You've almost answered the question for me, but maybe we can go a little bit more granular. Can you describe some of the scenarios where having high quality data in advance has led to better decision making?
In general how our model is working is it's about allowing us to fund these individual organizations in order to be able to fund or to provide this value for the organization, we need more information about it to be able to assess, to score to define that is this money going to be paid back or not from the organization? And D&B what we have is that we have the financial information of the organization, we have the scoring of organization, we have variants of the organization that allows us to assess our risk and based on it fund the company with the right amount. As a good example, if we started working with an organization that we know nothing about if we don't use data, and the exposure that we would provide for that organization is much less - when we use the data from D&B and see that, yes, this organization is trustworthy and they have done couple of years of transactions or the sheets or the balance sheets of them is available, so it gives us ability to provide higher funds for them.
I guess what I'm hearing is the importance of the projects that you're working on is substantial. And having this data, having the analytical capability to make better decisions is going to ultimately drive much superior performance for your business comparatively to others, but most importantly, just to have high benchmarks internally. But it definitely takes courage and true leadership to take on projects of this scale. Can you particularly with your technology transformation hat on? Can you tell our listeners a little bit about what it takes to embrace something like this any advice you've got for people that want to help transform their businesses, but don't perhaps know how?
I mean for me, in a lot of cases it is necessity. We have an example of a lot of companies that don't keep up with the latest technology, but they don't also have keep up on the marketplace. In a transformation or basically in general, moving towards data and moving towards digitalization or real time processing in a lot of sectors and this is really key. Yes, it will not be simple, you will face challenges, never expect it to be an easy journey. And it will never be easy because you don't only tackle a technology problem, you also tackle a change of the behavior. So another example of the model that we're working today, you're moving away from a person who looks at the information and say, okay, this is what we will do to a model where actually this is the information. This is what we suggest. And this is where AI technology comes into it. And this is what we suggest, these are the scores, these are the options and then can you choose one of them? At the beginning of each transformation program, you see people saying, No, no, no, no, this is not good. It's not the right choices and people keep to their own decision. But the beauty about it is after a couple of months, or sometimes takes a little bit longer, but you could see people start asking okay, so what is the score of this one, which option was the highest score. So you see that the transformation is actually a whole people are working is there. So the real value that comes when it is being completed, not only from technology point of view, but on behavior of processes around that; is where I feel that transformation as a value. But my advice for people is always don't expect that to be an easy journey. Pause, refocus, think about the big target, big value and keep going.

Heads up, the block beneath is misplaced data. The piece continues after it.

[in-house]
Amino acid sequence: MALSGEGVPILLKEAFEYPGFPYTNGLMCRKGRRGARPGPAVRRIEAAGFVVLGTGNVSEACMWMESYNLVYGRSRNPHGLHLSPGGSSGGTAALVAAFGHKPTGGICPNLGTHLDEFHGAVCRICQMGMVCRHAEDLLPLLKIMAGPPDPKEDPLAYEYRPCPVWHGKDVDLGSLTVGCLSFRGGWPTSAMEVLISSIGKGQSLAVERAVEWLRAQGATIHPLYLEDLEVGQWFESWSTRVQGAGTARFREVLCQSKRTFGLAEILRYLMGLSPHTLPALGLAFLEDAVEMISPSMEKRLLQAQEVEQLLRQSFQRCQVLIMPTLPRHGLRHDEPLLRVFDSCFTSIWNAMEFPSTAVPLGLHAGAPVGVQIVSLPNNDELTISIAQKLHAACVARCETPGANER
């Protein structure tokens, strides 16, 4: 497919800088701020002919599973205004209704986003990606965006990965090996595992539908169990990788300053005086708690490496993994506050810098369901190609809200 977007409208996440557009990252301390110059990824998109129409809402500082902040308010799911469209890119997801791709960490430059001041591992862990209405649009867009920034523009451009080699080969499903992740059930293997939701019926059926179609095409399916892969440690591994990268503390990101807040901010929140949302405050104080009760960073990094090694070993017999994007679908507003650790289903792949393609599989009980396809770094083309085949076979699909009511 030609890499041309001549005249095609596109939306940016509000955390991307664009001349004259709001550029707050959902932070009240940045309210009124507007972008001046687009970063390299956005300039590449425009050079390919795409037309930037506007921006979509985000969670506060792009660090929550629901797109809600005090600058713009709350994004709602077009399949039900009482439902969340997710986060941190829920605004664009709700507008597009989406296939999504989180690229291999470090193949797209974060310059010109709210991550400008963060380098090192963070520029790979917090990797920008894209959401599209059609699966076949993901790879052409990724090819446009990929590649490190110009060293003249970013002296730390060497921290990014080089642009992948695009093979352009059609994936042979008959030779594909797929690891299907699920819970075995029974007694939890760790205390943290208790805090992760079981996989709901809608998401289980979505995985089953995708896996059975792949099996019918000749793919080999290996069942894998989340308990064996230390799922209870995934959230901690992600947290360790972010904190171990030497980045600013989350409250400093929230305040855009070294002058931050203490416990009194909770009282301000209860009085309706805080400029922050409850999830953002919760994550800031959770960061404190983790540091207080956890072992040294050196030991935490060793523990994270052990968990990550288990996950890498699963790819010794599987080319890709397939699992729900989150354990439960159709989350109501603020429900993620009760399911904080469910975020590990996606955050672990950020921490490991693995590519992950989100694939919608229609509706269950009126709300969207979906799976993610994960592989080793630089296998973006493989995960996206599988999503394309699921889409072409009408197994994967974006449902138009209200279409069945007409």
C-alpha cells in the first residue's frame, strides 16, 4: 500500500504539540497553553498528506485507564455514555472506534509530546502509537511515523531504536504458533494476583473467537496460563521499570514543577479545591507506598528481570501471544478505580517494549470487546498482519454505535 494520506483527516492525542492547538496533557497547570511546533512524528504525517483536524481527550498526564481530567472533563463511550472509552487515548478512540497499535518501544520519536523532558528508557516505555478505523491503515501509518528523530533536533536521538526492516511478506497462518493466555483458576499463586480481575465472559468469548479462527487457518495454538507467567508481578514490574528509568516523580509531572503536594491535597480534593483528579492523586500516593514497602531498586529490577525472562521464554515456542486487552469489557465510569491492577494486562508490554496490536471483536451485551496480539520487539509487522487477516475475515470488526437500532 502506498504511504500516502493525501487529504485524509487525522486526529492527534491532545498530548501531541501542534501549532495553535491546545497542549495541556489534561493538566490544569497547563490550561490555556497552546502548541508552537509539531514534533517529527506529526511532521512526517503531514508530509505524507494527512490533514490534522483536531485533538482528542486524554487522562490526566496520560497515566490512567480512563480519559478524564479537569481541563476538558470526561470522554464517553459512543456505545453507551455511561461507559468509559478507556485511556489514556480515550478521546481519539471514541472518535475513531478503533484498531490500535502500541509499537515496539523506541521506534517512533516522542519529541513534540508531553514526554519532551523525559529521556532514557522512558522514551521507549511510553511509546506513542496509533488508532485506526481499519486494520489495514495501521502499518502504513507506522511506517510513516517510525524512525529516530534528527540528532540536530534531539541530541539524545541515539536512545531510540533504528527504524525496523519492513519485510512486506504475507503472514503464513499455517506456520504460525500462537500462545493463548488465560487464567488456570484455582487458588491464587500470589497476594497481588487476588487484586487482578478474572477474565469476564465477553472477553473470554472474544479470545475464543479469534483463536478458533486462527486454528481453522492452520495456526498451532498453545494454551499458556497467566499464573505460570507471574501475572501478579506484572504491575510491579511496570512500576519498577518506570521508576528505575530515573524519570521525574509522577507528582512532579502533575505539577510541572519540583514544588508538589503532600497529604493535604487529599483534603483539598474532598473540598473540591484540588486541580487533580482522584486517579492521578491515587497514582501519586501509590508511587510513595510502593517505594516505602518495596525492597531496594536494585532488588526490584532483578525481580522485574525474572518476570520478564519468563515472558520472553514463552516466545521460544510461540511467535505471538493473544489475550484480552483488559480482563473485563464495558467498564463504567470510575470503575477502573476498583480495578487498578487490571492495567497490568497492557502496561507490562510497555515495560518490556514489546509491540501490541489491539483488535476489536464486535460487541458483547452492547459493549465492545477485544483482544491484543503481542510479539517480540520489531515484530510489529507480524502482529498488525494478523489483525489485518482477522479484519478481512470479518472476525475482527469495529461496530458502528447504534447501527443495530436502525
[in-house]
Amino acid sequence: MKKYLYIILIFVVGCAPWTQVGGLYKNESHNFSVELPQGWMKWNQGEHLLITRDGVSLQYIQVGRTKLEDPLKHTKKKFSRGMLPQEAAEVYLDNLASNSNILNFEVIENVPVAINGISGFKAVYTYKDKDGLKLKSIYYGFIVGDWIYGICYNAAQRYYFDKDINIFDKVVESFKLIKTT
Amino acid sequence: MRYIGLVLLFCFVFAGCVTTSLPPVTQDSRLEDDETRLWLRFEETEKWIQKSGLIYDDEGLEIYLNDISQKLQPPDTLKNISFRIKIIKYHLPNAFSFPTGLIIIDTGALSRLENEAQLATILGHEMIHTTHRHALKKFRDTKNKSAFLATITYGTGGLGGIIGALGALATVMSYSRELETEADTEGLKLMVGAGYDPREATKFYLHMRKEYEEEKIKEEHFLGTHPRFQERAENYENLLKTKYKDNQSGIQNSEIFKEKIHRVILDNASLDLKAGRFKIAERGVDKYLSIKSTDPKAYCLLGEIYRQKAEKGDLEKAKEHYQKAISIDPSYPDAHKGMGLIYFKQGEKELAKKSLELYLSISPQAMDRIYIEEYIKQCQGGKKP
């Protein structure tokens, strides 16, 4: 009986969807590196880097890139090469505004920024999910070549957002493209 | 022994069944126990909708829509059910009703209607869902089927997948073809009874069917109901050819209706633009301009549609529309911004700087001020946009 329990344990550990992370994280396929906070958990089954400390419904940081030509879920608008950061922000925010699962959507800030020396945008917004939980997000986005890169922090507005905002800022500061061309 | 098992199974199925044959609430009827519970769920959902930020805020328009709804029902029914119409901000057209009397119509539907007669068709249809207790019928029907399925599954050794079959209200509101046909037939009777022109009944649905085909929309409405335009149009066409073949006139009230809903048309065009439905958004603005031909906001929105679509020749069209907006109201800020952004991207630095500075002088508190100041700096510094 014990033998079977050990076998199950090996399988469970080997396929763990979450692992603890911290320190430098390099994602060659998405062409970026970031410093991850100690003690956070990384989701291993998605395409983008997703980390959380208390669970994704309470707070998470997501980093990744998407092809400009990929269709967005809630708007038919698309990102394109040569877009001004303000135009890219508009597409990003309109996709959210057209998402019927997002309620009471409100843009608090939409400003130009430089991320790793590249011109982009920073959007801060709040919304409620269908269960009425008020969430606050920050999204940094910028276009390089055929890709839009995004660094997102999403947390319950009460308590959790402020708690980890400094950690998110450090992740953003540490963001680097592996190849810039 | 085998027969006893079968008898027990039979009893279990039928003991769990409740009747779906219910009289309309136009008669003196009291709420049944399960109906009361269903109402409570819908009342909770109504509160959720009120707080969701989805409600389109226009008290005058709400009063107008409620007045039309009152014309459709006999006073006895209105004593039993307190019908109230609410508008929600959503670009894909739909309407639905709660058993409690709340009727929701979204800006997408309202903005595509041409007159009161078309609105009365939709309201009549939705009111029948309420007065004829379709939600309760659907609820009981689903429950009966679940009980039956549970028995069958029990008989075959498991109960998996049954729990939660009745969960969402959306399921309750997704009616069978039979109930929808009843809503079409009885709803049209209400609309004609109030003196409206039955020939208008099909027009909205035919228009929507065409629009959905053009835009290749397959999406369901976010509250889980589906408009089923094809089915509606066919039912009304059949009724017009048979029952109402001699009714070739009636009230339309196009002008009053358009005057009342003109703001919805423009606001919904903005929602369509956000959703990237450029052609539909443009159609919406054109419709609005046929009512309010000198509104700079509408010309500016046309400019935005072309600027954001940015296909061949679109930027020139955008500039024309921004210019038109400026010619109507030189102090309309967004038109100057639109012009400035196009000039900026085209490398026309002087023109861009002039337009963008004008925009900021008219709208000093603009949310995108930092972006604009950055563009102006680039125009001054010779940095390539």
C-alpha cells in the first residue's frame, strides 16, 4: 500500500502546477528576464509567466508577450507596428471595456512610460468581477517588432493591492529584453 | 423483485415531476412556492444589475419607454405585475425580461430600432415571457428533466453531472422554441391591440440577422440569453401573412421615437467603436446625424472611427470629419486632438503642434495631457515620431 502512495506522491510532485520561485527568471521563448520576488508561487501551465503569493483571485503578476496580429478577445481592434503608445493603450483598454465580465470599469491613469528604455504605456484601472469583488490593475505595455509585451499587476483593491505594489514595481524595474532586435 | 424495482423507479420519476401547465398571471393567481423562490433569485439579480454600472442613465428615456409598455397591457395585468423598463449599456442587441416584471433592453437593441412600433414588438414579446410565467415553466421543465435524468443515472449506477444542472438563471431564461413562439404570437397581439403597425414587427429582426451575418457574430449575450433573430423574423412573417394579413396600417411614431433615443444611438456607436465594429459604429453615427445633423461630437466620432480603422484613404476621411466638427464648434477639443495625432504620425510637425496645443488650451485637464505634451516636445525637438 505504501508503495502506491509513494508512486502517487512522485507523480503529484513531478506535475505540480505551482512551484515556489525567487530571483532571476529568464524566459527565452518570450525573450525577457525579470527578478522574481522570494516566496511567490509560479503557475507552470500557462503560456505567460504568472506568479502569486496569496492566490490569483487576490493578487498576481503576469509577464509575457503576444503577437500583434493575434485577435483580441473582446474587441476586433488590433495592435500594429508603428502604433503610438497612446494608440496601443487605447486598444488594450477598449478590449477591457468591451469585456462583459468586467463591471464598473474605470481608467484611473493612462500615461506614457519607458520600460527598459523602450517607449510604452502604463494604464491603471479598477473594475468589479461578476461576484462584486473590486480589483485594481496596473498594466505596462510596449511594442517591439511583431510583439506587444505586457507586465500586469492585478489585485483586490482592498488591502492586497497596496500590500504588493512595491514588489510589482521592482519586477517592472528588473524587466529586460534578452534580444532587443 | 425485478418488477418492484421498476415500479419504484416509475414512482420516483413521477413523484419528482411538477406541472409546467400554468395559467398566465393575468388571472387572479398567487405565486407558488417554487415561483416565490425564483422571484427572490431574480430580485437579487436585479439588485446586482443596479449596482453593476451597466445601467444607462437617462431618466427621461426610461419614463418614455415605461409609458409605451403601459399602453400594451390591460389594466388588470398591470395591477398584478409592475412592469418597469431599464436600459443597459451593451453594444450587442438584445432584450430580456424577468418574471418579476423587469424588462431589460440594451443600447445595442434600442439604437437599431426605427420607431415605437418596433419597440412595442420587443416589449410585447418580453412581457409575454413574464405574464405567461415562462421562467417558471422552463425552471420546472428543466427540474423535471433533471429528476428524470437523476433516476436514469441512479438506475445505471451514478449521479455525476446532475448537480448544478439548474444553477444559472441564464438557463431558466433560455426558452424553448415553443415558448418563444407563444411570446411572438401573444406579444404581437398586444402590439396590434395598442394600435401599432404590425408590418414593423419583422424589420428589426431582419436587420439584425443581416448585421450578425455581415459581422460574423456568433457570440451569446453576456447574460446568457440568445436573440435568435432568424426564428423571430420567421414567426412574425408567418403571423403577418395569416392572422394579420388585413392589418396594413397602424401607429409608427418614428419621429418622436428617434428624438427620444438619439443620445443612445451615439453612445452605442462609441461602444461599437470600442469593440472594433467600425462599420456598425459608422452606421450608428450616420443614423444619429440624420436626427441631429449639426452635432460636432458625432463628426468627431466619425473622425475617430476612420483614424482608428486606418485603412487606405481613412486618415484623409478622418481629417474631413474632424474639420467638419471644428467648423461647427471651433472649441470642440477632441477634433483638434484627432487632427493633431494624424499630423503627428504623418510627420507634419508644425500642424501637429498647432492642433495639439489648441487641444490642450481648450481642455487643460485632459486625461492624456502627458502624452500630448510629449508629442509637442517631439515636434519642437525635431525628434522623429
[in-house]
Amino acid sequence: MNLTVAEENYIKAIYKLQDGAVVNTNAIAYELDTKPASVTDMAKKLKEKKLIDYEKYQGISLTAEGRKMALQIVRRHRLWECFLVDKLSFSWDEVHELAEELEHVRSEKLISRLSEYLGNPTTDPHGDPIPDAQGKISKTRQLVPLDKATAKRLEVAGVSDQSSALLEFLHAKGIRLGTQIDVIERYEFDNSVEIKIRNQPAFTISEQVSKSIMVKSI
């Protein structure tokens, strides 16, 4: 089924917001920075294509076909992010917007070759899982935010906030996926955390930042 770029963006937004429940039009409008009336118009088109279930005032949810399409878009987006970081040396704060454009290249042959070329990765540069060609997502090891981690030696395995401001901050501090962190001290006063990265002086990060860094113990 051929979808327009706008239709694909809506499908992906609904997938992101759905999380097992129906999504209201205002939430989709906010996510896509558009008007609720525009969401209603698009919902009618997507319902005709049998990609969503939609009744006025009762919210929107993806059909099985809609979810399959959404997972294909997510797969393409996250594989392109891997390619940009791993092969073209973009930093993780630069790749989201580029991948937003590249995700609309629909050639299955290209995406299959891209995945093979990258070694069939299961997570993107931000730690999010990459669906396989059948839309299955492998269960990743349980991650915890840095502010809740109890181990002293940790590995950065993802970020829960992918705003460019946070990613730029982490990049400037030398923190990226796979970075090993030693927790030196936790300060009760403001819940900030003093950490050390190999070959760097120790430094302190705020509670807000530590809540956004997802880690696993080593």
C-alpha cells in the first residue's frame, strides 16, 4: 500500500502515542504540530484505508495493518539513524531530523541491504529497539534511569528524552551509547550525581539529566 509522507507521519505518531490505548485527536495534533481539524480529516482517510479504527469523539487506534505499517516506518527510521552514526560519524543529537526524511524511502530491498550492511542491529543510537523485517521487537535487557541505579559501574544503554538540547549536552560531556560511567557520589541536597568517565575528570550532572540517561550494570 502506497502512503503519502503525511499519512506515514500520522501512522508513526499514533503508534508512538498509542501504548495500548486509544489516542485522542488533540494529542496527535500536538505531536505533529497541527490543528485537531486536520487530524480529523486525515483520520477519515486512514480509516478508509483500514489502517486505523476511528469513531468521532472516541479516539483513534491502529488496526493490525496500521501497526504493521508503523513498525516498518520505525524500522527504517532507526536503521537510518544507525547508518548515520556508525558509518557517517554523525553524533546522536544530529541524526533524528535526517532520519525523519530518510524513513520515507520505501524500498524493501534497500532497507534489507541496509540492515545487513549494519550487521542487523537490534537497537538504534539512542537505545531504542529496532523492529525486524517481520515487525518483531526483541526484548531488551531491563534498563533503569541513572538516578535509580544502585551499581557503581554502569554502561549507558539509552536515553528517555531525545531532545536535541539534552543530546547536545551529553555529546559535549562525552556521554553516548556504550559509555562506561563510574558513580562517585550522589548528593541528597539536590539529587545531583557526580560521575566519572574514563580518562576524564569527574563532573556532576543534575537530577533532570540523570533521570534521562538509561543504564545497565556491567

And ultimately, I guess, think about where the end benefits lie and who your key stakeholders are. And you said at the beginning, that Greensill has a real focus on the customer, recently, we surveyed a number of CMOS in May of this year about their organizations and what their focus shifts have been since the pandemic outbreak and the top three answers were all customer focused, you know, from keeping them informed on services, finding new ways to help customers developing new solutions with us. And I know that driving a customer centric workplace is something that's of paramount importance to you and of the DNA of Greensill. But how do you actually go about instilling this mentality and ethic in the workforce? And particularly, you know, you guys are in many countries, you have a lot of employees. How, as you grow, do you keep that true north?